Ed West:

The writer Peter Juul has identified three religious strands to the awokening. Most important is anti-racism, with whiteness and white supremacy ‘as the mystical and all-pervasive source of evil in the world’. Juul writes how ‘the concept of “white privilege” stands in for the Christian doctrine of Original Sin, complete with ritual confessions of sin that can never fully absolve a person of their fallen state’. White supremacy is a form of evil that explains all sorts of injustice, however logically implausible.

Then there is climate apocalypticism, which has more straightforward biblical undertones. I’m concerned about climate change — I’m fairly pessimistic about most things — but I agree that there is an obvious apocalyptic element to the movement, which is not backed up by the (admittedly worrying) scientific models.

Finally, there is gender identity, whereby someone’s ‘soul’ might be separate from their body. This last belief is the most recent of the strands, and in some ways the most extreme. It also feels the most obviously religious; the endless wrangling debates about whether someone has a female or male essence is perhaps the most theological our politics has got in years.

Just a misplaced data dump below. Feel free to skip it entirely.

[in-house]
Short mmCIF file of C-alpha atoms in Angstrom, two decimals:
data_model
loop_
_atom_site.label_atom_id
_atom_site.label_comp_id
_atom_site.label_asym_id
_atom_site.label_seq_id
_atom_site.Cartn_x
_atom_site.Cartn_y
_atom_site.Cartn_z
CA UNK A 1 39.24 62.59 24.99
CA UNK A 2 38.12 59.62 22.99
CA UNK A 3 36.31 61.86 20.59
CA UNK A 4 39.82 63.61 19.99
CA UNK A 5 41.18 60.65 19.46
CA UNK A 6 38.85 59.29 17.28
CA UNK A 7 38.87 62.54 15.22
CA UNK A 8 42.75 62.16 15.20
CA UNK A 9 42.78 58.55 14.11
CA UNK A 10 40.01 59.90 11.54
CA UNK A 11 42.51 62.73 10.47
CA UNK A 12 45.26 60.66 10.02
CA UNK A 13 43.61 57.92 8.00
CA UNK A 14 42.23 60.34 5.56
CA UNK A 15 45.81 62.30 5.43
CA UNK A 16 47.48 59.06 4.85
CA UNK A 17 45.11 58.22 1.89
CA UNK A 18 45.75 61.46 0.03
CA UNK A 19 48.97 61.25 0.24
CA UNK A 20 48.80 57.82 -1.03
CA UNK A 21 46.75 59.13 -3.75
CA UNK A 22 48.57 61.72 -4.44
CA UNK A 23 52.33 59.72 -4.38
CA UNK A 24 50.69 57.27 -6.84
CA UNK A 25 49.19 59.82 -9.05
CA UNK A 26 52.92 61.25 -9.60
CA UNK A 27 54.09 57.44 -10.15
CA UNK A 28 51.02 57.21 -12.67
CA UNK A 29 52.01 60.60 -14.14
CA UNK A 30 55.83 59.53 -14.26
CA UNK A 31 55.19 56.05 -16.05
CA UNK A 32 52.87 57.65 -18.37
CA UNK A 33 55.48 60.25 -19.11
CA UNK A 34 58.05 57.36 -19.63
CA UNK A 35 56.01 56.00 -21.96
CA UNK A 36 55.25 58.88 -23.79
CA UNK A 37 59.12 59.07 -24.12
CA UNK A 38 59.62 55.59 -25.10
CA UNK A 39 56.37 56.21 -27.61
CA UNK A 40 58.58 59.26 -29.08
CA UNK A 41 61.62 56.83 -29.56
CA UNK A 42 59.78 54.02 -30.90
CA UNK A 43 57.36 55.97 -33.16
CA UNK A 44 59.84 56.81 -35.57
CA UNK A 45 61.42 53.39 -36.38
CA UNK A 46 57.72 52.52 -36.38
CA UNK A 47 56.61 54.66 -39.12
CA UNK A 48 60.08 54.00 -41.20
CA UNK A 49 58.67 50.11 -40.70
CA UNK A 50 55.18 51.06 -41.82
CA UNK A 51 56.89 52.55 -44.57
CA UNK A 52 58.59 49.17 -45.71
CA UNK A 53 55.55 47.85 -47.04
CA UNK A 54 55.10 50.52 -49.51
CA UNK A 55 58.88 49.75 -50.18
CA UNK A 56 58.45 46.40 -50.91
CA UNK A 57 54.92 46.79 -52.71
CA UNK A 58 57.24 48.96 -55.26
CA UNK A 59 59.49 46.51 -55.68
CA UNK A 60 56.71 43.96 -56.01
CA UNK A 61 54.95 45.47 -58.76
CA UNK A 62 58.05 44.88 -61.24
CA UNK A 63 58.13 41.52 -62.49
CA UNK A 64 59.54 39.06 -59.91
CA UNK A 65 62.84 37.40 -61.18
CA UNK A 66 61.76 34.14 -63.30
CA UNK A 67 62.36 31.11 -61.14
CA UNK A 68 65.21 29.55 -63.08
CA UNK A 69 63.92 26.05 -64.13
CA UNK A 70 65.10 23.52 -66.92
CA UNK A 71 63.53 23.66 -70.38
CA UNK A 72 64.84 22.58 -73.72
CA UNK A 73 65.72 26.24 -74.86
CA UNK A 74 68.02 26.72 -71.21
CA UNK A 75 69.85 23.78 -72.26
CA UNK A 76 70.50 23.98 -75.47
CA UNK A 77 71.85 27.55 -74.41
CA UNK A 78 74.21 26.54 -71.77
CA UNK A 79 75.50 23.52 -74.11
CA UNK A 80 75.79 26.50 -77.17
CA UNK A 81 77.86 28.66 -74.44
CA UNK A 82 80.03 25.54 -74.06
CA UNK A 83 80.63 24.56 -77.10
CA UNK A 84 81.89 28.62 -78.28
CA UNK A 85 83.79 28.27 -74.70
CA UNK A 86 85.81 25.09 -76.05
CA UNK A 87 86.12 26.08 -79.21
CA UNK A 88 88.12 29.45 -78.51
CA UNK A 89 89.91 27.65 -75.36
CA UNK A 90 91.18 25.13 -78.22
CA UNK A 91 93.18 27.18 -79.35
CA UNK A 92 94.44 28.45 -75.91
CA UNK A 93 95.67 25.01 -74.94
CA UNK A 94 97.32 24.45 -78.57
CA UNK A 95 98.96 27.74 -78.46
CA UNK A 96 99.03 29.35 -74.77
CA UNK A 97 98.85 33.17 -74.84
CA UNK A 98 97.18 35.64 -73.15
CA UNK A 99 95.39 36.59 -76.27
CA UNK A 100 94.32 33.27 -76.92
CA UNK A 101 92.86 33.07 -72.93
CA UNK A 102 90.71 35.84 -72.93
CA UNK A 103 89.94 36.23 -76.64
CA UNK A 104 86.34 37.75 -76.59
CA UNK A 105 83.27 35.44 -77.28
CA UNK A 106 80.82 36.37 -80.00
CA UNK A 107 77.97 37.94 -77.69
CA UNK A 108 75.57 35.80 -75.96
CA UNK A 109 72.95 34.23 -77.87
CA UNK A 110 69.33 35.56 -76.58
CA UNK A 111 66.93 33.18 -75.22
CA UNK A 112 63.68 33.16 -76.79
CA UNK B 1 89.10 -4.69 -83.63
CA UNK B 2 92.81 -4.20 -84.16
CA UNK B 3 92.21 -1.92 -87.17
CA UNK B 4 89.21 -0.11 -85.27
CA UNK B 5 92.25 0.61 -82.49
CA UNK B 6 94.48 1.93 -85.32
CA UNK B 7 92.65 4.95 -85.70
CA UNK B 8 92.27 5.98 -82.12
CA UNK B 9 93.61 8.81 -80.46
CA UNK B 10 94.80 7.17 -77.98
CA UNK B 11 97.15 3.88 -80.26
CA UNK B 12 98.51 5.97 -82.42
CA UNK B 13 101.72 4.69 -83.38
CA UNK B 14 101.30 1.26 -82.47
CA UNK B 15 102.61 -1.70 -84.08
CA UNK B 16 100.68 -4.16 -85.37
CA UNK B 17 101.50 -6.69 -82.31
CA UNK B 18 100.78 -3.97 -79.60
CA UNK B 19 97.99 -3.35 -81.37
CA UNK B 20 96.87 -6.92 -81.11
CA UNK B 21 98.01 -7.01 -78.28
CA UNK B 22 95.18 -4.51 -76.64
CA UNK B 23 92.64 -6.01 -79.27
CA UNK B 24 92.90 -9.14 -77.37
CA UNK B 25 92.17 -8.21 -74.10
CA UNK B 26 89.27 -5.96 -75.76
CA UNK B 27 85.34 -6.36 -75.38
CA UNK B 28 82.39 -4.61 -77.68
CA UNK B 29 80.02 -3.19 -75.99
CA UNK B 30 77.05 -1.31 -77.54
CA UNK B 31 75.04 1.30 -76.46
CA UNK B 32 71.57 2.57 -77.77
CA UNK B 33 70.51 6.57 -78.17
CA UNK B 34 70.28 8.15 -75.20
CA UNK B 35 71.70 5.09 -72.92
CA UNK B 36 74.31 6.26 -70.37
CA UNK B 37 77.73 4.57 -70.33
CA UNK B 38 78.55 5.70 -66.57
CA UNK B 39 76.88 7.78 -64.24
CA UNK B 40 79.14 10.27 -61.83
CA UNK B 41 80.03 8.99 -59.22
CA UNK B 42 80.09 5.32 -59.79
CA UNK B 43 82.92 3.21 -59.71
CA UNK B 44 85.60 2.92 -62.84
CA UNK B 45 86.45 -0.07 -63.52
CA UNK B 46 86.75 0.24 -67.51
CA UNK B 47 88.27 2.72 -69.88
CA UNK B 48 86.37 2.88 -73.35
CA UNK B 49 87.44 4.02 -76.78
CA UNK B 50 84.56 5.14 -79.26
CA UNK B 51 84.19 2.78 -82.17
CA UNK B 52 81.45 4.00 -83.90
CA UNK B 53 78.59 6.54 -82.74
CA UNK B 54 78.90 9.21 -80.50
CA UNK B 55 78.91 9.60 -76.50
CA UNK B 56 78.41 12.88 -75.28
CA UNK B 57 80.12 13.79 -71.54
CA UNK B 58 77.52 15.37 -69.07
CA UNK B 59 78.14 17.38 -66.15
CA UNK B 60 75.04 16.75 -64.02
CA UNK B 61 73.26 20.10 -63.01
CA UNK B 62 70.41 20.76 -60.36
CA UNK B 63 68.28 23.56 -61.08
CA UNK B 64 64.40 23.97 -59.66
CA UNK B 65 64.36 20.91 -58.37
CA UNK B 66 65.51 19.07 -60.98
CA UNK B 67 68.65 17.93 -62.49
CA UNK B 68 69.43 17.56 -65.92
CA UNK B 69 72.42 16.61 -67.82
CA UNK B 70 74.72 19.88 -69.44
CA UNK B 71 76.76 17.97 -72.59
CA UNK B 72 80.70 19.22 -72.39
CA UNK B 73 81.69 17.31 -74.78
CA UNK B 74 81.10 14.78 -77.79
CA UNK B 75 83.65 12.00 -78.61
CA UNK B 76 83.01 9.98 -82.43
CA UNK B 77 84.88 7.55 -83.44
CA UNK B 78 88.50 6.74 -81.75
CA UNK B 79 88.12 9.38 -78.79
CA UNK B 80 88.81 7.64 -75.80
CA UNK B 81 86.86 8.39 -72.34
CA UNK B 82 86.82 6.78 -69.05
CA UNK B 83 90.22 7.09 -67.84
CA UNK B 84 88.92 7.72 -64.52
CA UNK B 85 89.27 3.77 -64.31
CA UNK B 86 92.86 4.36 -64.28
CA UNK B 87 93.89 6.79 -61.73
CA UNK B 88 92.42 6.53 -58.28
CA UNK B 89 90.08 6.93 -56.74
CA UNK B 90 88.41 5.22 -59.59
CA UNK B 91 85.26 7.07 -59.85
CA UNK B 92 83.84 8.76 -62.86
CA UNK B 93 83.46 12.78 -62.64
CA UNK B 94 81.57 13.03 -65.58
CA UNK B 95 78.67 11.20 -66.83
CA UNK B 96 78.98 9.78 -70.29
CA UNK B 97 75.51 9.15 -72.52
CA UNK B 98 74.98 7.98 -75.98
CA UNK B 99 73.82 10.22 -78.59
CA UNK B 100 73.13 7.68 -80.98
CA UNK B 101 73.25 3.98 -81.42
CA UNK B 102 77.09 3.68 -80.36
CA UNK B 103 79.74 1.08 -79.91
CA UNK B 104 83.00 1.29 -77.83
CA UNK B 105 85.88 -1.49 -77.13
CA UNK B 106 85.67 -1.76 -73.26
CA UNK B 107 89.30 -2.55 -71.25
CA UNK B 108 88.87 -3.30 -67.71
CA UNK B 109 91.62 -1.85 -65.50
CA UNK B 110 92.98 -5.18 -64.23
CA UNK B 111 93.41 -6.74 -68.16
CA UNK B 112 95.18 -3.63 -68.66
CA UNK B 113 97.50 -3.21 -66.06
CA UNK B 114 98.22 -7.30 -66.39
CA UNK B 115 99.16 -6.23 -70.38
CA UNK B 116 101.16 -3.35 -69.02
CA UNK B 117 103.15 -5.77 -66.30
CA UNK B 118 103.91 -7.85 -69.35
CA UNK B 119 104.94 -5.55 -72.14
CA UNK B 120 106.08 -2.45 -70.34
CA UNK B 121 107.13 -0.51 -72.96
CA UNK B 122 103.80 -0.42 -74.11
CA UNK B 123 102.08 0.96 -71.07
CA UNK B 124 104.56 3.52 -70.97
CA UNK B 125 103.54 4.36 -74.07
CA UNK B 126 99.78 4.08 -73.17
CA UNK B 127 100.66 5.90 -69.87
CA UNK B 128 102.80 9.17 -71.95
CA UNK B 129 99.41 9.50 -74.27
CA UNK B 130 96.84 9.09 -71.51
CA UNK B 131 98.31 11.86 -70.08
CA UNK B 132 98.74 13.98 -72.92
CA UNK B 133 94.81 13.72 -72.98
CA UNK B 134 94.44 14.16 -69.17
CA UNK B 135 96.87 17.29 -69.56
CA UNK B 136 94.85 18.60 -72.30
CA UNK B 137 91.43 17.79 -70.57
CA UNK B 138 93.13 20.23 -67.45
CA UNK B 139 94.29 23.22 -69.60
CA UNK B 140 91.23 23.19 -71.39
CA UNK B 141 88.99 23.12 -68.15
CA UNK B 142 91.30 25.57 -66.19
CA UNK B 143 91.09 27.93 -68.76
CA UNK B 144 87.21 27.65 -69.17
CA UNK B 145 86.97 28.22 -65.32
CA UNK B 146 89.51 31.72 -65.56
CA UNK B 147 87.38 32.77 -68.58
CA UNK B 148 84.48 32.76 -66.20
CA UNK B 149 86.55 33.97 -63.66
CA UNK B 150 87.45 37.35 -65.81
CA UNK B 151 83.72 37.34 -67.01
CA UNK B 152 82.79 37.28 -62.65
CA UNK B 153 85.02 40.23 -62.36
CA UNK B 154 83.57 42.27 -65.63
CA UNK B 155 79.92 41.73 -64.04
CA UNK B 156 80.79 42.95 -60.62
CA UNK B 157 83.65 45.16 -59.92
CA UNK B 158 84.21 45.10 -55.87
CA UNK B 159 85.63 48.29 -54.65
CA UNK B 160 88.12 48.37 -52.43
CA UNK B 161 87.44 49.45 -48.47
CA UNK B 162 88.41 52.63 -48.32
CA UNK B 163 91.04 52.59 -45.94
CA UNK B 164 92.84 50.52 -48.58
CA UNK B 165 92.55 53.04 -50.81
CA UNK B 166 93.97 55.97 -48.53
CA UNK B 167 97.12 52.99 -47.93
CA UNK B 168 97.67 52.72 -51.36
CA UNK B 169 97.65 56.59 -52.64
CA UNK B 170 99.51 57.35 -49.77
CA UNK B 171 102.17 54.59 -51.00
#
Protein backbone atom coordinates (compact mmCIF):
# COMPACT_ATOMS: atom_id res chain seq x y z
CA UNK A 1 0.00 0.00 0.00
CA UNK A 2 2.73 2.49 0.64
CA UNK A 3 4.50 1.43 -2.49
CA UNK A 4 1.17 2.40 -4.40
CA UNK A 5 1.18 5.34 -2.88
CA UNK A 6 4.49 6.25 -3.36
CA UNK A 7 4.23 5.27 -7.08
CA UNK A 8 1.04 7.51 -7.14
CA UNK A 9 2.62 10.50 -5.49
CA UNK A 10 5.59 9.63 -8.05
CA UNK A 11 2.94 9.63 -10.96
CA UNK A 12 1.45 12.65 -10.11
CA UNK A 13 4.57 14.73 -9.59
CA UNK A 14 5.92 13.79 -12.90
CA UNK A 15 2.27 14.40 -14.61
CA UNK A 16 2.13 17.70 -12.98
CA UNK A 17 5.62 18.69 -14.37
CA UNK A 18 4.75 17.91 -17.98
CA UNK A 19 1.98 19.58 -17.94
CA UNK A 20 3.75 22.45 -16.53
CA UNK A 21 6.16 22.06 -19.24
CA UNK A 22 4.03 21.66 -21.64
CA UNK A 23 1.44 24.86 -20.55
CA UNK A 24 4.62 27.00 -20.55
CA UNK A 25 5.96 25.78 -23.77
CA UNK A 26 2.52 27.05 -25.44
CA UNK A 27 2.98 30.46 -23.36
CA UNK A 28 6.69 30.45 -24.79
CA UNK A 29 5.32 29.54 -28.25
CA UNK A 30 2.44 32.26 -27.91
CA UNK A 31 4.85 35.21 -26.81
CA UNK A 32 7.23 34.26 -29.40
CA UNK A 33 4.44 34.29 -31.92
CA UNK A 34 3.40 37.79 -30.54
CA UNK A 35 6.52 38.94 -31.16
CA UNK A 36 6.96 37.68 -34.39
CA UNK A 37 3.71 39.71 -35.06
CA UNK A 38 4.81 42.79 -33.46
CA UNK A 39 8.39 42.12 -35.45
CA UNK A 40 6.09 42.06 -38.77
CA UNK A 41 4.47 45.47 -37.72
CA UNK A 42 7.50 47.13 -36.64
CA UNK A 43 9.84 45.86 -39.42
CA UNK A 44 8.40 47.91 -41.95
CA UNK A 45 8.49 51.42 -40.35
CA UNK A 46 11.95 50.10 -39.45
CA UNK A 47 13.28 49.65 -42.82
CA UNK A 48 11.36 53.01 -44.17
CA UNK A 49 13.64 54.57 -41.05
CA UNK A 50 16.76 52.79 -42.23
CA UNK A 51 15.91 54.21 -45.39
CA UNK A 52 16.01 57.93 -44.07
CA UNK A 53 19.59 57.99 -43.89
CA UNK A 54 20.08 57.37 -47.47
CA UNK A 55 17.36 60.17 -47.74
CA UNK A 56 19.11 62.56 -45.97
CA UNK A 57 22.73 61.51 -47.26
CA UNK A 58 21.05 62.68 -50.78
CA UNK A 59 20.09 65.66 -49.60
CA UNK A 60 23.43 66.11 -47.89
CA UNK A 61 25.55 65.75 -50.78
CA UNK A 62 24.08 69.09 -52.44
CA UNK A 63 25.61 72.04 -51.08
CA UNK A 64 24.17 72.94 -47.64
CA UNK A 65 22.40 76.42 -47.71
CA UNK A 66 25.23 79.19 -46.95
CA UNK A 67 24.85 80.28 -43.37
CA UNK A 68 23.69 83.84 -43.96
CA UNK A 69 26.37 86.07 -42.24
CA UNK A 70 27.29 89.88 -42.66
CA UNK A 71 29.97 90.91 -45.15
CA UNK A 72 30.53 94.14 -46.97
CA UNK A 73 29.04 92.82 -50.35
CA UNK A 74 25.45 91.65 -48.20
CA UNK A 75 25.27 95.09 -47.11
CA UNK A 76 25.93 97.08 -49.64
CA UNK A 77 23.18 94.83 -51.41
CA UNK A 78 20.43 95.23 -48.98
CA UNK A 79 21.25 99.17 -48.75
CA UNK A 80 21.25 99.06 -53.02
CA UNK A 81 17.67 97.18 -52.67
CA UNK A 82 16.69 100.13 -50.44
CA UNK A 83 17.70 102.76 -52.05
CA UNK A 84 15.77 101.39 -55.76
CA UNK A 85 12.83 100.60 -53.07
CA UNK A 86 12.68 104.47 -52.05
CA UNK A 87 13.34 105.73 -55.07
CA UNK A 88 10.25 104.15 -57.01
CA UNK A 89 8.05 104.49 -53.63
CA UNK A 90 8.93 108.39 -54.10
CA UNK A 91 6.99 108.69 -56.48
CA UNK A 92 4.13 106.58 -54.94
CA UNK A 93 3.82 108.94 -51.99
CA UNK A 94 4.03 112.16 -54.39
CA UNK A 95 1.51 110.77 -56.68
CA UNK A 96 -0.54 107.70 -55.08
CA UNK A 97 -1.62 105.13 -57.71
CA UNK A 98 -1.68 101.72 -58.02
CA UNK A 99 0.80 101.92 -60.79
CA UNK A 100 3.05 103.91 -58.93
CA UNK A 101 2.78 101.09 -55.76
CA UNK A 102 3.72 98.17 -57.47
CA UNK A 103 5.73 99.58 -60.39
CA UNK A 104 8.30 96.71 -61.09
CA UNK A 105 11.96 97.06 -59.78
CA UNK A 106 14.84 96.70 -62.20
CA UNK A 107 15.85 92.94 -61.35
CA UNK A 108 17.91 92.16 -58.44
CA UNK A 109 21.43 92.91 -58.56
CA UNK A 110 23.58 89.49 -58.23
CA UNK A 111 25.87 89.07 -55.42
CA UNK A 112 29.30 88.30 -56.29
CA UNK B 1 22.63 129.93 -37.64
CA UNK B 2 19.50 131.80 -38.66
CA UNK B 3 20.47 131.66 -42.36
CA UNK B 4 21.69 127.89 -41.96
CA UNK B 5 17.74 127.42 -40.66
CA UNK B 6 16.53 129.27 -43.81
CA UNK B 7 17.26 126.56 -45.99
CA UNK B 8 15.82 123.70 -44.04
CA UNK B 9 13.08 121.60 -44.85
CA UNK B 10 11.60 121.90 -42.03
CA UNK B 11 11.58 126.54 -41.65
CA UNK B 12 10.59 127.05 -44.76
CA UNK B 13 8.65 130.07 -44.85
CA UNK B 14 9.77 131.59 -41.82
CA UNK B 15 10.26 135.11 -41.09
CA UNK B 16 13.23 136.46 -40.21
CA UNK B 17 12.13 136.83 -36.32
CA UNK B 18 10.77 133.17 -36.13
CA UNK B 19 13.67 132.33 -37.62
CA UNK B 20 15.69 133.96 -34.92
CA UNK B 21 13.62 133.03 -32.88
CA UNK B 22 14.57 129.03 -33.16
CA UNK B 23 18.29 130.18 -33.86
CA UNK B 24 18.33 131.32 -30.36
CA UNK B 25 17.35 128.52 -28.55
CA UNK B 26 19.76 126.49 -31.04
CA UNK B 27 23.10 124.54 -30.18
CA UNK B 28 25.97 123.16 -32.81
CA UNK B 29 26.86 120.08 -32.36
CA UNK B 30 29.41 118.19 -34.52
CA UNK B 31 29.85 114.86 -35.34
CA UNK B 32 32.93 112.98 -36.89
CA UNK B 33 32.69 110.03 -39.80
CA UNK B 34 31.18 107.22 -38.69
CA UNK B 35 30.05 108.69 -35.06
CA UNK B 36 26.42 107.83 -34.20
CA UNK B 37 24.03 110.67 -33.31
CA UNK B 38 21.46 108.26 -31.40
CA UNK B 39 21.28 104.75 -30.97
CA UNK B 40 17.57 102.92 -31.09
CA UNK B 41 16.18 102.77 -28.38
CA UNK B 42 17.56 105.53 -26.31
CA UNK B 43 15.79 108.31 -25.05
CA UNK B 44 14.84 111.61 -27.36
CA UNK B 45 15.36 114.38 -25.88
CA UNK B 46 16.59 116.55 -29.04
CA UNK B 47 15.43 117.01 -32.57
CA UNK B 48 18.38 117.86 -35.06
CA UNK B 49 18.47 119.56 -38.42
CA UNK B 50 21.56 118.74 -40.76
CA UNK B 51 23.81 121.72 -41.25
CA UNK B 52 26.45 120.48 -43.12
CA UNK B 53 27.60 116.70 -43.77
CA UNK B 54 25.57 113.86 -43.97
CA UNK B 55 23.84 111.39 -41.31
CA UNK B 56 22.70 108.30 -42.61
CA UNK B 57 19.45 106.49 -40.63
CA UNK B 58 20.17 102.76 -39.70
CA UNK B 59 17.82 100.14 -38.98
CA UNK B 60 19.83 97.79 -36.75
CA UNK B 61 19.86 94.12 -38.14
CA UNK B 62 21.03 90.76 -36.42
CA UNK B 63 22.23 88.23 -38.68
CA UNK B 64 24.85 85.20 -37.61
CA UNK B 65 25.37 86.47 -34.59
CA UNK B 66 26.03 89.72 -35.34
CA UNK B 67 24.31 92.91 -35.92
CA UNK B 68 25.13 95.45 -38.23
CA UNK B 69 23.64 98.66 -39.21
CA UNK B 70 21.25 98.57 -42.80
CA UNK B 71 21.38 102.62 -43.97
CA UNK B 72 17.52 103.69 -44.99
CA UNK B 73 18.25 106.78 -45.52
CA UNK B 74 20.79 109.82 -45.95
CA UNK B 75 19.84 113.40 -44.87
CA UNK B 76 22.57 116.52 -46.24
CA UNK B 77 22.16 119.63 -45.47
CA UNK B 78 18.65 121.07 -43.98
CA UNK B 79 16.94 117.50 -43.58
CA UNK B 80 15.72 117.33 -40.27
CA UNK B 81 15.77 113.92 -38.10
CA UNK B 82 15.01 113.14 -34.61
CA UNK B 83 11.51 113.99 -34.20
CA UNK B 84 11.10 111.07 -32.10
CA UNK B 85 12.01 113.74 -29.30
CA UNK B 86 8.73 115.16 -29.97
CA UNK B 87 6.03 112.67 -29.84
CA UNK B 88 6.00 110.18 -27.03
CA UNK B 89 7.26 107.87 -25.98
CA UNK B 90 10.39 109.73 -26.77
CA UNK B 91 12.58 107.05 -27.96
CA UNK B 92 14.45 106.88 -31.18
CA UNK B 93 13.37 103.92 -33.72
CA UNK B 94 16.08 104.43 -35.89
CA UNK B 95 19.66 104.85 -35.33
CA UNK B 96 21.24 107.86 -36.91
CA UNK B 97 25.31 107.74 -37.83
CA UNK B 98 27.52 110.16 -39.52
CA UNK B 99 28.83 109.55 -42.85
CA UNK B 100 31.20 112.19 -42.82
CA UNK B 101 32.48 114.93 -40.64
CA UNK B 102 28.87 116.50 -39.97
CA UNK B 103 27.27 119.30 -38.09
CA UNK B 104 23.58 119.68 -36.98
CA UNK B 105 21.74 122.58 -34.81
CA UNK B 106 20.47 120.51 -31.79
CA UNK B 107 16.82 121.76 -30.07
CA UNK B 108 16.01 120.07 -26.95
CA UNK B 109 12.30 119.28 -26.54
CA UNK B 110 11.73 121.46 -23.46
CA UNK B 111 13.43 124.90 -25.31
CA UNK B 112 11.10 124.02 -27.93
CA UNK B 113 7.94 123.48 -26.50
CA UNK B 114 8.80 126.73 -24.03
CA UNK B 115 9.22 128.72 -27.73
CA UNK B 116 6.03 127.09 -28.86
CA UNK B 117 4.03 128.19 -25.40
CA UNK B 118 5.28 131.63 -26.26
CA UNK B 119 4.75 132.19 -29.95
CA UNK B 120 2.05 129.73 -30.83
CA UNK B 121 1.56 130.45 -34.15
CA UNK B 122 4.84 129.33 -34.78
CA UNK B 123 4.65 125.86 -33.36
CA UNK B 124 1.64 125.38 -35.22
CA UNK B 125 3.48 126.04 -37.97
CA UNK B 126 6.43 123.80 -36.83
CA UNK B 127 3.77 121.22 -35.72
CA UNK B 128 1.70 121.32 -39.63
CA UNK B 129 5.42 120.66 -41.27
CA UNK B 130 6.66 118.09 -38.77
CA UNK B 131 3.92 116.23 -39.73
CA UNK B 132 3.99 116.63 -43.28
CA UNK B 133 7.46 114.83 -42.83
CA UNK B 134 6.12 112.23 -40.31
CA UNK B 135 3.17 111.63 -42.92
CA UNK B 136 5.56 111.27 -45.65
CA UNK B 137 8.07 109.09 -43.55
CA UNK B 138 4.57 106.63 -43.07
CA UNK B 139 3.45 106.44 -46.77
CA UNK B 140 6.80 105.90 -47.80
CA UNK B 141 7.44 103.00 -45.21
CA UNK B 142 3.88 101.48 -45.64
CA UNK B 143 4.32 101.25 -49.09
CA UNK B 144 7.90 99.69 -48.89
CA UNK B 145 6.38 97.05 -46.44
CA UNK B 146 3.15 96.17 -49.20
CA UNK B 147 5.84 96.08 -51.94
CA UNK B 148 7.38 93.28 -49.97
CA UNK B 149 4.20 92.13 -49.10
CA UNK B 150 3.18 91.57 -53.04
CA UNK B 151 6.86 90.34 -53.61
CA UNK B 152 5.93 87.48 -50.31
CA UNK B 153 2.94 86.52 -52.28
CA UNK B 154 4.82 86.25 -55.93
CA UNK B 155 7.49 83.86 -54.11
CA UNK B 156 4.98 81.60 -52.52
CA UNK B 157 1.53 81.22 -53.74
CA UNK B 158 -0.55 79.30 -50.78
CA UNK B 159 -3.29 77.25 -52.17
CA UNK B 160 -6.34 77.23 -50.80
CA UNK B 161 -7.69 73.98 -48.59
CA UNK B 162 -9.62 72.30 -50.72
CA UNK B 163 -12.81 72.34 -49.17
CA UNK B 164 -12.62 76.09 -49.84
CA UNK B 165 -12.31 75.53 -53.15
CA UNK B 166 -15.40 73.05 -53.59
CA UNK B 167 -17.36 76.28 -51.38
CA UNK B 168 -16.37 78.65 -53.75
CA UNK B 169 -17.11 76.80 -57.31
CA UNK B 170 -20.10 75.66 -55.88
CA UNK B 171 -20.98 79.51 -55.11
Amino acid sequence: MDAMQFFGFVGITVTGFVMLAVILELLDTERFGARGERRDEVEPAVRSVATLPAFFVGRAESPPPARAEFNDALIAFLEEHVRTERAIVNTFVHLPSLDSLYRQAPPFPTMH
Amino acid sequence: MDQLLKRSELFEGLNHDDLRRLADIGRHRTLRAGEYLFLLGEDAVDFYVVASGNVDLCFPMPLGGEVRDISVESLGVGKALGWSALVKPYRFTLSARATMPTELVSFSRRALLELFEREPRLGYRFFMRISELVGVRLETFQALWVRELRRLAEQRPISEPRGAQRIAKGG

That this is proclaimed by people who otherwise declare that we ‘trust the science’, including members of the scientific establishment, makes it doubly strange (of course, what many people say about this is issue in public varies with what they say in private). But then, I suppose, it is only strange if you don’t appreciate that politics and religion are inherently linked.

I don’t know that history is merely “one damn thing after another.” More accurately, we could say, “This again? Are you kidding me?” History displays less imagination in rebooting old ideas than Hollywood does. Is it really so strange to consider that we may be moving back toward a political definition of atheism, as in ancient Rome, in which failure to pay obeisance to the official state cults can get one charged with impiety and exiled from professional life? Not to me. Luckily, the Epicurean injunction to “live unnoticed” was in my DNA from the beginning. I’ve been secretly heresying all my life.  And so I say, to all my newly-minted “atheist” friends: